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July 30, 2002     The Ortonville Independent
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July 30, 2002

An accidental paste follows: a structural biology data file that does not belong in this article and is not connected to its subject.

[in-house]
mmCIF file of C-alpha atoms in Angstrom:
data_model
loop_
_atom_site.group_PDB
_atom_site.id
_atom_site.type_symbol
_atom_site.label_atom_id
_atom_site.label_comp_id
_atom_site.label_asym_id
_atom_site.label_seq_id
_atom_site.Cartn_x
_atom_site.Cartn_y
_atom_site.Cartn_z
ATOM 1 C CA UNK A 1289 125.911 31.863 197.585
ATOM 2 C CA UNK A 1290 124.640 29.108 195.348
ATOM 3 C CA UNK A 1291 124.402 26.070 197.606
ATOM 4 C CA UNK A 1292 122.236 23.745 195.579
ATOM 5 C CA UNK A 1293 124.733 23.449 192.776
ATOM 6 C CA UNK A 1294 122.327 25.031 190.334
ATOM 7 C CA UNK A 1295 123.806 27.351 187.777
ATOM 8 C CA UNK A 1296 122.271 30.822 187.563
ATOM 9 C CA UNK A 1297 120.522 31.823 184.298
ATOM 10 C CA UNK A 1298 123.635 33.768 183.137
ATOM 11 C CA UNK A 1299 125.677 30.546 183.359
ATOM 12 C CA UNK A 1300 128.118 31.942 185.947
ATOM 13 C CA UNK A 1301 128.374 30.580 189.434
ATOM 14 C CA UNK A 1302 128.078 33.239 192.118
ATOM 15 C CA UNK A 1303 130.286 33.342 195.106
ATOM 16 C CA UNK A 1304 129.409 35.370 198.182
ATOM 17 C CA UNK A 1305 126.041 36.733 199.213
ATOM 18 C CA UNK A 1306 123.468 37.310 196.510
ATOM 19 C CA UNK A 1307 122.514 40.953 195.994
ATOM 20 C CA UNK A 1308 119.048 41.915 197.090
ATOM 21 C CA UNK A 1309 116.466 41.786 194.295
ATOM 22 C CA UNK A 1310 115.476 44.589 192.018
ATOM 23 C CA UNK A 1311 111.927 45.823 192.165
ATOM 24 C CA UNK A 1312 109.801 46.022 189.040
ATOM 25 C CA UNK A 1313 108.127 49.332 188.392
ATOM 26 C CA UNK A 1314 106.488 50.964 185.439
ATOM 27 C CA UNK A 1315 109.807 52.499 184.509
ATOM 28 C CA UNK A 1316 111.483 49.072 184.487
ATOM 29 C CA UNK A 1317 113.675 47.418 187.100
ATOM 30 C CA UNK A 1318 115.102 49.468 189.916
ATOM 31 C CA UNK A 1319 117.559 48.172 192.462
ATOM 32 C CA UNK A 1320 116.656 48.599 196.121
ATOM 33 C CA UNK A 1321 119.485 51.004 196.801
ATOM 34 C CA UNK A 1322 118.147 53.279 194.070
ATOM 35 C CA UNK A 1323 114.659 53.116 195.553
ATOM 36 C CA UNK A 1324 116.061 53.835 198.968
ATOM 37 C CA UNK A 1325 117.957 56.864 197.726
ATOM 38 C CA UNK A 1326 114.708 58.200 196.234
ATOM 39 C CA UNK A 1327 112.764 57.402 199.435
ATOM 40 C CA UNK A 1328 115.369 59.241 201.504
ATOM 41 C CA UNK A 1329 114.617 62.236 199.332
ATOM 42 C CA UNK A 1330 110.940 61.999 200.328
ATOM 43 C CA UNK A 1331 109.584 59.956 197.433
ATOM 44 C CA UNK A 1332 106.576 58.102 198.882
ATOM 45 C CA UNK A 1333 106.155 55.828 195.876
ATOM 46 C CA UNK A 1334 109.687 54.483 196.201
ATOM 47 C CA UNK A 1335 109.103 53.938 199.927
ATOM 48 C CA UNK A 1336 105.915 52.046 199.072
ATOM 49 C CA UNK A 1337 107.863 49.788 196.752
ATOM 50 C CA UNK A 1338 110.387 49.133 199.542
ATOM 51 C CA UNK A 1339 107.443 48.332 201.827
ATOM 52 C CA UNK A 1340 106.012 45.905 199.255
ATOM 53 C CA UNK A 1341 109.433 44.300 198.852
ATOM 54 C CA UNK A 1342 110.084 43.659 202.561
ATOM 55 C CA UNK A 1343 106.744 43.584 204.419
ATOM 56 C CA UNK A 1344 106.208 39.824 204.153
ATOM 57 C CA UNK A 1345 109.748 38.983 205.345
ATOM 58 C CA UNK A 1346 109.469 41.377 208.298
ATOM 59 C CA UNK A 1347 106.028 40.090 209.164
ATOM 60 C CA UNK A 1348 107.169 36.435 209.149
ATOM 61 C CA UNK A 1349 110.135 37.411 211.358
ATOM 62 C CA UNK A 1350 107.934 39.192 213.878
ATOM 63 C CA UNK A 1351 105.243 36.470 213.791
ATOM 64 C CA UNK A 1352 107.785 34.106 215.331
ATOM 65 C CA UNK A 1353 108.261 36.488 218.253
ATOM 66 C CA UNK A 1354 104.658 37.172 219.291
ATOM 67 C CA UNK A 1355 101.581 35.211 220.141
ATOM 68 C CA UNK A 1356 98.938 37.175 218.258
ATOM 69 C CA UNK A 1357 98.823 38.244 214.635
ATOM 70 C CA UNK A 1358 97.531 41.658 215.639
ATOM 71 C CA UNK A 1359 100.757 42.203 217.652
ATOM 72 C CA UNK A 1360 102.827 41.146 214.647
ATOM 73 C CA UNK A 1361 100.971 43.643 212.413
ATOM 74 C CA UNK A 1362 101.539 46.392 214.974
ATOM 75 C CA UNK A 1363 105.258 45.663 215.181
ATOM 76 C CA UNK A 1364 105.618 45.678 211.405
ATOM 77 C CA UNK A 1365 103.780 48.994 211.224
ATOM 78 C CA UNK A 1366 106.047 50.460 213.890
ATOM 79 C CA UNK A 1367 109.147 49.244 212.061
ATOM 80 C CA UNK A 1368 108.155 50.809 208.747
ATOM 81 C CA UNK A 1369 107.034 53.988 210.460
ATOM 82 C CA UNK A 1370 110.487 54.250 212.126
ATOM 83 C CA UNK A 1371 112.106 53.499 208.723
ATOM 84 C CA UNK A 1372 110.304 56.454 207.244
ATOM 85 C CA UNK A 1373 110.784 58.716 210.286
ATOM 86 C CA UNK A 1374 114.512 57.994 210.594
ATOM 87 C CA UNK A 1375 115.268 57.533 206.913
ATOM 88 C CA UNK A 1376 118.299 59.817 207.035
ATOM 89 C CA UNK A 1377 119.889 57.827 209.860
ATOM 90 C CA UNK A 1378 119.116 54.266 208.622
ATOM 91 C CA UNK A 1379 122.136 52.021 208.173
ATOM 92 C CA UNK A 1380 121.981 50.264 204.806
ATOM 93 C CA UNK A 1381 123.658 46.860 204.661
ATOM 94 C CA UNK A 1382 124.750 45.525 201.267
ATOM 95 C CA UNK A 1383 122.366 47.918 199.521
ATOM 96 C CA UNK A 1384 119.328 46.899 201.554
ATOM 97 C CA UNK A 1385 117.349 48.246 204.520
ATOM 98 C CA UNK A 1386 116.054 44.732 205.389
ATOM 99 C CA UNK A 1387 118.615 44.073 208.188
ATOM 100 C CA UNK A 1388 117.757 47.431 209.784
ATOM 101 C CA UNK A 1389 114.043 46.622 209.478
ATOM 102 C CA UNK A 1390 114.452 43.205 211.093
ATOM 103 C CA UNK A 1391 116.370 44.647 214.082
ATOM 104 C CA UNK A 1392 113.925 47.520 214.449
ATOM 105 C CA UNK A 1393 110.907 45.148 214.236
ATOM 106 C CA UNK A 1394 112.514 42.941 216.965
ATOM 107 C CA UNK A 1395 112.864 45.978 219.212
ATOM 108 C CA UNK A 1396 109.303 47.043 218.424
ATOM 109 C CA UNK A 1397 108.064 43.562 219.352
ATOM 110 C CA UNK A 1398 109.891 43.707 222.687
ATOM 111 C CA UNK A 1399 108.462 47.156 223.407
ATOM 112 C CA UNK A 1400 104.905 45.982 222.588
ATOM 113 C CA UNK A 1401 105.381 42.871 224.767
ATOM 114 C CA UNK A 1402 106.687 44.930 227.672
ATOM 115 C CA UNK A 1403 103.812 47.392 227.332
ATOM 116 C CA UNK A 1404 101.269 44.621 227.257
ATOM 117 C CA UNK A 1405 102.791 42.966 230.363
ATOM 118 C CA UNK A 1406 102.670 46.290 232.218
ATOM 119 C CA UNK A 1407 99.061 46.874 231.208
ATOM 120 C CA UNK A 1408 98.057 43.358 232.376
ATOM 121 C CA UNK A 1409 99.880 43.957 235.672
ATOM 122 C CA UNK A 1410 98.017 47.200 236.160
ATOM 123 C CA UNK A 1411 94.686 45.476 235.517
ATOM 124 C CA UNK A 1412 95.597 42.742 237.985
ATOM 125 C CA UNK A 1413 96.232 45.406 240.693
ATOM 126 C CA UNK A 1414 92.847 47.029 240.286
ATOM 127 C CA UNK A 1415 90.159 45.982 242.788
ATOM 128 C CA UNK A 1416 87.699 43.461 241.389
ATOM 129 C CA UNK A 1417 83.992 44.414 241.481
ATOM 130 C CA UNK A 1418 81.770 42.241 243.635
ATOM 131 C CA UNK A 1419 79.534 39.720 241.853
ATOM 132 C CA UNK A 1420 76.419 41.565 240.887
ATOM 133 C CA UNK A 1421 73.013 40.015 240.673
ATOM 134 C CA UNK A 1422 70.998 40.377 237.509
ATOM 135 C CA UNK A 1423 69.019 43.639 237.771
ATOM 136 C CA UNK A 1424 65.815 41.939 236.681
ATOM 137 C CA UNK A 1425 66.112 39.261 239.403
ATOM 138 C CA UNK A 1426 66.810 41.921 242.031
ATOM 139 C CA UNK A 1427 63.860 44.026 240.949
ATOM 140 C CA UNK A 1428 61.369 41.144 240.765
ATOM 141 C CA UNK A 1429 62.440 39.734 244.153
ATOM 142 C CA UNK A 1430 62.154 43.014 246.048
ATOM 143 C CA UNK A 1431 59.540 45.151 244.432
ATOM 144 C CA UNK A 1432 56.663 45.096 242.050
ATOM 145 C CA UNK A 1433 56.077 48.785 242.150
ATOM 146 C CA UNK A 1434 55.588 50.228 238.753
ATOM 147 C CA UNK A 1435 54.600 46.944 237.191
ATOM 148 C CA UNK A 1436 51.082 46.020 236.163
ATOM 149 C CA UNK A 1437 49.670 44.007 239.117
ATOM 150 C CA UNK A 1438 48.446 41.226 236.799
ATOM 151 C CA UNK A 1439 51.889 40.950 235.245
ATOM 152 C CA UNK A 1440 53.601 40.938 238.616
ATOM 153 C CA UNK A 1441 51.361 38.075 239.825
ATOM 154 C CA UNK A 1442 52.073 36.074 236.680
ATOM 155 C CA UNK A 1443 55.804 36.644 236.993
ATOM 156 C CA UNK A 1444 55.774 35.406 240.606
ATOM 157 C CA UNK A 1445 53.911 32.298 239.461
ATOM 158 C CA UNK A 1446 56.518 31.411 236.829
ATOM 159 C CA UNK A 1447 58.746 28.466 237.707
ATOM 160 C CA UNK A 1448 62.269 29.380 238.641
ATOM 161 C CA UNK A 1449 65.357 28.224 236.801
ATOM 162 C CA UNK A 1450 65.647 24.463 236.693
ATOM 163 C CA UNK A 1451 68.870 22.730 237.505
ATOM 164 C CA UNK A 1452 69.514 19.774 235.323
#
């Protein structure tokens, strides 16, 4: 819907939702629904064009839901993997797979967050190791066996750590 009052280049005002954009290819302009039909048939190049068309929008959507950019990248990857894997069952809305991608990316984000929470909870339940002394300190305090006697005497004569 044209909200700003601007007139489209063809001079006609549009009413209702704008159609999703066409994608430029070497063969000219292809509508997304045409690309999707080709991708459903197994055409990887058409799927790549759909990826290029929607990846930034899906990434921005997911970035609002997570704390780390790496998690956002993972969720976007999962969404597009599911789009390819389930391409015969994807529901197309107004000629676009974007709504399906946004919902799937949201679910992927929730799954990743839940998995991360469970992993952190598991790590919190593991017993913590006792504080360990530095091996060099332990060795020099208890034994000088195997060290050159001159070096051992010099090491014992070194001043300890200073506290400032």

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I Editorial comment GUEST EDITORIAL... What's a military family worth.9 by Rush timbaugh - March 11, 2002 " I think the vast differences in compensation between the victims of the September 11th casualty, and those who die serving the country in uniform, are profound. No one is really talking about it either because you just don't criticize anything having to do with September 11th. Well, I just can't let the numbers pass by because it says something really disturbing about the entitlement mentality of this country. If you lost a family member in the September ] lth attack, you're going to get an average of $1,185,000. The range is a minimum guarantee of $250,000, all the way up to $4.7 million. If you are a surviving family member of an American soldier killed in action, the first check you get is a $6,000 direct death benefit, half of which is taxable. Next, you get $1,750 for burial costs. If you are the surviving spouse, you get $833 a month until you remarry. And there's a payment of $211 per month for each child under 18. When the child hits 18, those payments come to a screeching halt. Keep in mind that some of the people that are getting an average of $1.185 million up to $4.7 million are complaining that it's not enough. We also learned over the weekend that some of the victims from the Oklahoma City bombing have started an organization asking for the same deal that the September 11th families are getting. In addition "to that, some of the families of those bombed in the embassies are now asking for compensation as well. You see where this is going, don't you? Folks, this is part and parcel of over fifty years of entitlement politics in this country. It's just really sad. "Patriotism is not a short and frenzied outburst of emotion but the tranquil and steady dedication of a lifetime."  Adlai E. Stevenson, Jr. Every time when a pay raise comes up for the military they usually receive next to nothing of a raise. Now the green machine is in combat in the Middle East while their families have to survive on food stamps and live in low rent housing. However our own U.S. Congress just voted themselves a raise, and many of you don't know that they only have to be in Congress one-time to receive a pension that is more than $15,000 per month and most are now equal to be millionaires plus. They also do not receive Social Security on retirement because they didn't have to pay into the system. [f some of the military people stay in for 20 years and get out as an E-7 you may receive a pension of $1,000 per month, and the very people who placed you in harms way receive a pension of $15,000 per month. I would like to see our elected officials pick up a weapon and join ranks before they start cutting out benefits and lowering pay for our sons and daughters who are now fighting. Pressure canner gauge testing The garden is starting to produce low acid vegetables is by using a pres- gauge testing in the Extension Office more than our families can eat. Those sure canner. Your pressure canner in Ortonville on Wednesday, July 31 vegetables will taste delicious this. gauge should be tested every two from 1:00- 3:00 pm. The charge for winter if they are preserved properly. 'years. the service is $3.00. Make checks Remember, the only safe way to can There will be pressure canner payable to the University of Letters to E//ssa b the late R,.  P. Weber D.D. (Edi. note: Following is one of a series of articles by the late son of an Evangelical minister who moved his family to Odessa from Minneapolis, living there from 1931 to 1934. Your're reading his memories of life in a small Minnesota town as written to his granddaughter Elissa Kiskaddon. The author was born in 1917 in Sleepy Eye and lived in Blue Earth and Minneapolis before moving to Odessa. One of his classmates in Odessa was Rev. Dr. Ihno Janssen, now retired in Walnut Creek, Cal. Some of the memories are from when the author was a volunteer in mission on the island of Sumatra Rev. Wemer passed away late in the year 2000. "VACATIONS" "East to Detroit - and Beyond" (continued from last week) During my childhood and youth, our family took a total of three vaca- tions, as previously noted, the first to northern Minnesota and the second west to South Dakota. Since there was nothing noteworthy among the cornfields of Iowa to the south, it remained to us for our final and most distant vacation to head east to dis- tam Michigan. This trip, my last with the family, fell between my second and third year of college. Due to my recently achieved mature status, I was accord- ed the high honor of being the driver for the entire trip. My sister Harriet went with us because she was attend- ing a youth conference in Indiana and we made this conference one of our stopovers. This was not to be a budget trip. MY father proudly informed us that he was taking $40 with him for our expenses during the three week jour- ney. We set off from our safe and secure little town of Washington for the big city of Chicago which was to We drove the state roads of north- ern Iowa and crossed the Mississippi River into Illinois - another new state for me. I now had been in five states and felt like a world traveler who had circumnavigated the globe. We approached the Windy City with cau- tion. Tales of Bugs Moran, AI Capone, Scarface "somebody" - I forget his last name - and other pro- hibition gangsters had penetrated the wilds of Minnesota, and we drove into the city with trepidation. This was my first venture with big city driving, but I possessed the courage bordering on daring of a cal- low youth. None-the-less my father elected to err on the side of safety and not stop in the city. There was much to see and I was disappointed. My father had attended college and sem- inary in the suburb of Naperville, just 27 miles from the Loop and he often had taken trips into the city to the Chicago Institute of An (Lake Michigan came right up to the back of the museum in the 1890s), to the Chicago Civic Opera, etc. but all these treasures, like the Field Museum were to be denied us. We were driving through Cicero, Minnesota Extension Service. be our fu'st destination, just on the near west side of the city I 00,LLSTAR I P09$LI00 J II0ABOUT Bring only the lid of the canner (or In those early days of the mid-30s when Cheeb spied a sign in a window : gauge) to the Extension Office and the interstate highway system initiat- ed by President Eisenhower was far / | I [ S"IK only dial gauges need to be checked, into the future. At that time Adolph : J . k |  If you are unable to come on the des- Hitler was building the limited access 10 '  I .l ( Ji  12  ignated date, you can bring your lid autobahns in Germany with plans to ]rl . ahead of time andleaveit at theoffice move his armies swiftly across the |  [ | Ni,,J ]  l,J to be tested, country to mow down unsuspecting the plunge. 1 ? t [i! S i d Growth of the in bacterium neighborhood countries. But the idea (co ,/ . CIostridium botulinum canned had not caught on yet in our country. . - ' :,:.   foods may cause botulism, a deadly"  I f ria exist either as spores or as veg- ?:z:-::_=--:---:_-5 :_-:5=_-:_-:_-zz etable cells. The spores, which are dormant and comparable to plant seeds, can survive harmlessly in soil Perl and water for many years. When ideal . U p [ conditions exist for growth, the spores' produce vegetatNcells that multiply ur nose may be b ;ered, you rapidly aud may produce a deadly Your visage may be a sight, --'D '-- growth in an environment consisting While slill you can stan t and , of: a matter how I idly t ey mess A temperature between 40r As long es the punch is there. - "Complete Meal 25." This caught my father's attention fast. The travel budget of $40 for 21 days allowed us about $2 per day for everything, including gas, food and lodging. But dad decided to splurge. So we took (continued next week) Iii " Your iii!!!/ E ba!ere"Z, your jawbone nicked, But always remember you're never licked While still you can stand and fight. No matter how badly they mess you3nap, degrees and 120 degrees Less than 2 percent oxygen Botulinum spores are very heat You'll make mistakes and you'll do things wrong, The best of them always do; resistant. They may be destroyed at But as soon as you get to going strong, boiling water temperatures, but extremely long times arc required. Your grit will see you through. The higher the canner temperature, They smashed Paul Jones to a fare-you-well the more easily and quickly they are But he didn't observe "good-night." destroyed. Therefore, they need to be He merely paused in his tracks to yell processed in a pressure canner to That he'd just begun to fight. reach temperatures of at least 240 degrees F. Have your gauge tested There'll be-plenty of folks to peddle gloom, now to help assure delicious vcgcta- There'll be plenty of folk to say bles. this winter. ThatH urryingthey Seeontheits terribleway, day of doom But the fellow who knows that the fight is hard, WlC voucher pick And still has the nerve to grin, And never gets rattled and drops his guard, up next Tuesday ! xs the fellow that is going to win! Next Tuesday, Aug 6, will be the . ---James J. Montague. Women, Infants and Children voucher pick-up date for August in (Copyright 1921 h Bell Syndicate, .Inc.) Ortonville, and will be held at the Countryside Community Room from (Reprinted from the Feb. 9, 1922 issue of the Clinton Advocate.) 9 a.m. to 4 p.m. * County nutrition education Bu ine assistants willbeavailable. WlCis PRINTING I 0 an equal opportunity program. S ur s s s THE ORTONVILLE INDEPENDENT 25. 29. Clues ACROSS 2. _ Shankar, Indian 29. Written agreements 1. Semitic language musician 30. Foots 5. Roman funeral wicker 3. Area units 31. Upper baskets 4. Grocery store 32. Sea eagles 10. Thailand 5. Fruit 38. Sausage 14. Ancient Japanese " 6. River in Russia 39. Patti Hearst's captors religious center 7. Mohammedanism 41. Encourage 15. Yaqui Indian 8. Can 42. Visit a place 16. Tramp 9. Person's name, abbr. 45. Induces vomiting 17. Wager 10. Fortified 46. Ogden __, US 20. Vine 11. American state humorist 21. Semites 12. Apron 47. Looked 22. Not inclined to speak 13. City in Belgium 49. Passover feast and 23. Used esp. of 18. Citizen of Aden ceremony vegetation 19. Scadett's home 50. Figures Bands 23. Letter of the Hebrew 51. Snack food Any place of bliss or alphabet 52. Contract delight 24. Goidelic language of 53. Site of Vatican City Bitter chemical Ireland 54. Incites Publicities 25. Self-immolation by 55. Regrets Month, abbr. fire rituals 56. Bird cherry Aussle marsupials. 26. Wing shaped 57.  Pound, poet 33. 34. 35. 36. 37. Bishops and kings 27. More mad 40. Mortal sin 28. Belong to he 41. This (Spanish) 43. Edward , author and writer v  u sl 44. Primitive wind instruments u v a v i i 47. Fabrics z  n J 48. Summon  -- ---Z 50. Pains i 53. Reappear  ' 58. Popular golfer -- -' 61. Mammal genus -%" s s 62. Asian herb -%- ml 63. Make fit ;; 64. Used in a proposal 65. Broken piece of a brittle artifact a 66. Soluble ribonucleic acid, ;- -7-if" o--1 abbr. o e o Hi Clue= DOWN  v" , sJ 1. Afresh 59. Tax collector 60. Bravo! Brevol Bravol ] El V H S I '::1 1 El t O O El I !:--- ! ) N I H t ! I H .t s  3 d S ' El t 3' " 3-7 S00II I El A S T --T Y-'T i00i.i s ,ii El,. ! OIi El ONCE AGAIN... MANY THANKS Recent new and renewal sub- scribers to The Independent which we gratefully acknowledge with thanks for your loyalty: Rebekah Zahrboek Brent Zahrbock Jim Millerbernd Paul Maas John Grad Cbet Messmer Jake Danielson Jr. Morley McPberson Gary Johnson Bud Radermacher Johnny H. Larson Randy Shelstad Adeline Burgess Douglas Adeiman Rev. Robert Friedrich Galen Swihart Jeanne Krueger George Novak Mary Jane Sanborn Earl Dikstaal Todd Sandberg Art Semmler Bryan Mogen Bernie Bottema Denise Richards Mark Block II Mark & Terry Block David Sager Rosemary Goetschias Ralph Loeschke Nash Perrine JoAnn Schmidt Janel Schmidt Ron Schmidt Daniel Jorgenson True Minnesota. Some things ore distinctly Minnesoton - hke Blue Cross arx:l Blue Shield of Minnesota, recognJzeO for Oetivoring quality health core Dtons for neorly 70 yeors. Thor's why more MinnesOtons choose Blue Cross thon any other plon. Cog me for inclividuol or group IdOns or ons  work With MeOicore. "., . Tom Oakes O, PIN 56278 BlueCross BlueShieid 320-839-2118 or 800-630-4978 of Minnesota Knoll's Body Shop Quality Collision Repair FREE LOANER VEHICLE Body Work & Painting Glass Installation Insurance Claims Free Estimates Your atisfaetion Guaranteed! Located one mile north of OrtonvRle on Hwy. 7 (next to Sioux Historic Pavilion) Page 4 00INI]EPENDENT The JAMES Editor RYAN mLl TIM phil Tues., July Continuing the $30.00 per year Parle, Traverse Minnesota, Grant in South Dakota- All others, $38.00 Postmaster: The Ortonville NEW Big Stone, t.a Swift Counfle Grant and February ........... 3000 March ................ 27.50 &out .................. 2s.00 May ................... 22 .SO June .................. 20.00 Jury ................... 17.50 February ........... 3400 Marcah ................ 31 24 nl .................. 28.40 May ................... 25.56 June .................. 22.7Z July ................... 19.811 ALL AREA Aptt .................. 3.70 May ................... 28.53 June .................. 25.36 changes o not lessen The Publisher's omlsslons In the issue Church notes - Display ads - Corresponder Pictures - 5 News - Classified ads - (Any ad brought to classily.) A Monday: A Wednesday: A Thursday: A Friday: 8 A Holidays Letters to the munity issue', writers Independent and/or condense Letters printed or address and Addresses and Letter selvea to one keep letter words, and to The determin is news If an zation for an item sidered paper. cease to receives for paper paper used in ]1o increases. and a small to and plows and dealer. Without ness. We A News: Our ! fully and staffs opinions opinion page. A Editorials: page, whether from other late readers. tor am her Own of other expressed in t ions .may ! own views eral interest. 839-3761 to sifted .-Ortonvllle